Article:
Touch a friend or person you love – strangers were grabbing and hugging each other as they went through the worst experience of their lives. They helped each other to safety. We hugged our friends, families and coworkers, yearning for some type of comfort.

We must remember.

Americans rebounded, as we always do, from that devastating and cowardly attack on the innocent and on our country. But we are Americans. We are resilient. We are compassionate. We are determined. We are strong.

But on that day, we did not feel strong. We felt despair, we felt horror, we felt helpless, we felt confusion, we felt shock, we felt anger. We felt vengeful. So for those who don’t remember, I beg you to try. We cannot forget.

The songs below are three great summations of how many of us felt that day. I encourage everyone to listen to them.  I chose the live versions of all three songs so that you can see and feel the emotion these men put into them.  May God bless all of those who perished that day, all those who lost loved ones, and all of our troops past and present defending our freedom.  We will never forget.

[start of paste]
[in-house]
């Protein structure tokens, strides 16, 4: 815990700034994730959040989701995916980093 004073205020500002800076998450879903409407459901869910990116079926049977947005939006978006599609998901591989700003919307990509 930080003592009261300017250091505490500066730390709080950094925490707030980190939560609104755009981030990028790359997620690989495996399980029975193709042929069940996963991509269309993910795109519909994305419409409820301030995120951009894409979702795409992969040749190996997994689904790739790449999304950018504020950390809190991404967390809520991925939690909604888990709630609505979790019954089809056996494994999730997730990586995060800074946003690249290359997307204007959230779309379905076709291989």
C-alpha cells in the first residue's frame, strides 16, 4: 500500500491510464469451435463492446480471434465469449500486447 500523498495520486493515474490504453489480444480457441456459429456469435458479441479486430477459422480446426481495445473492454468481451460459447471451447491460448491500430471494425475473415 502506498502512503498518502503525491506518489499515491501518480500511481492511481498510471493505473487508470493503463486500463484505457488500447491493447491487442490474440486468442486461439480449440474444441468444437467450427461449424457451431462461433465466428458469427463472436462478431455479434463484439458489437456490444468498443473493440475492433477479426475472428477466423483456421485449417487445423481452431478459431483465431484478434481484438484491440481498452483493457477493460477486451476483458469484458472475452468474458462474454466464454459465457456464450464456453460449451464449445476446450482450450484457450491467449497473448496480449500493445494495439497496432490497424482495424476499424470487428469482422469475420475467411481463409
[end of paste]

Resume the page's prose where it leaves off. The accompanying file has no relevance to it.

Always Ready

Brrrrrrrrr!! Whoooooshhhh!!  After yesterday’s temperature reaching almost 70 degrees, winter has returned. It is in the 40s with wind gusts up to 45 miles an hour.  I was up half the night listening to the wind attempting to shake the house and everything in it.  When I woke up and looked out the window, tree limbs were being tossed around like a ship in a storm. I said a silent prayer that none of the large branches would come down on our cars or house! So far, so good!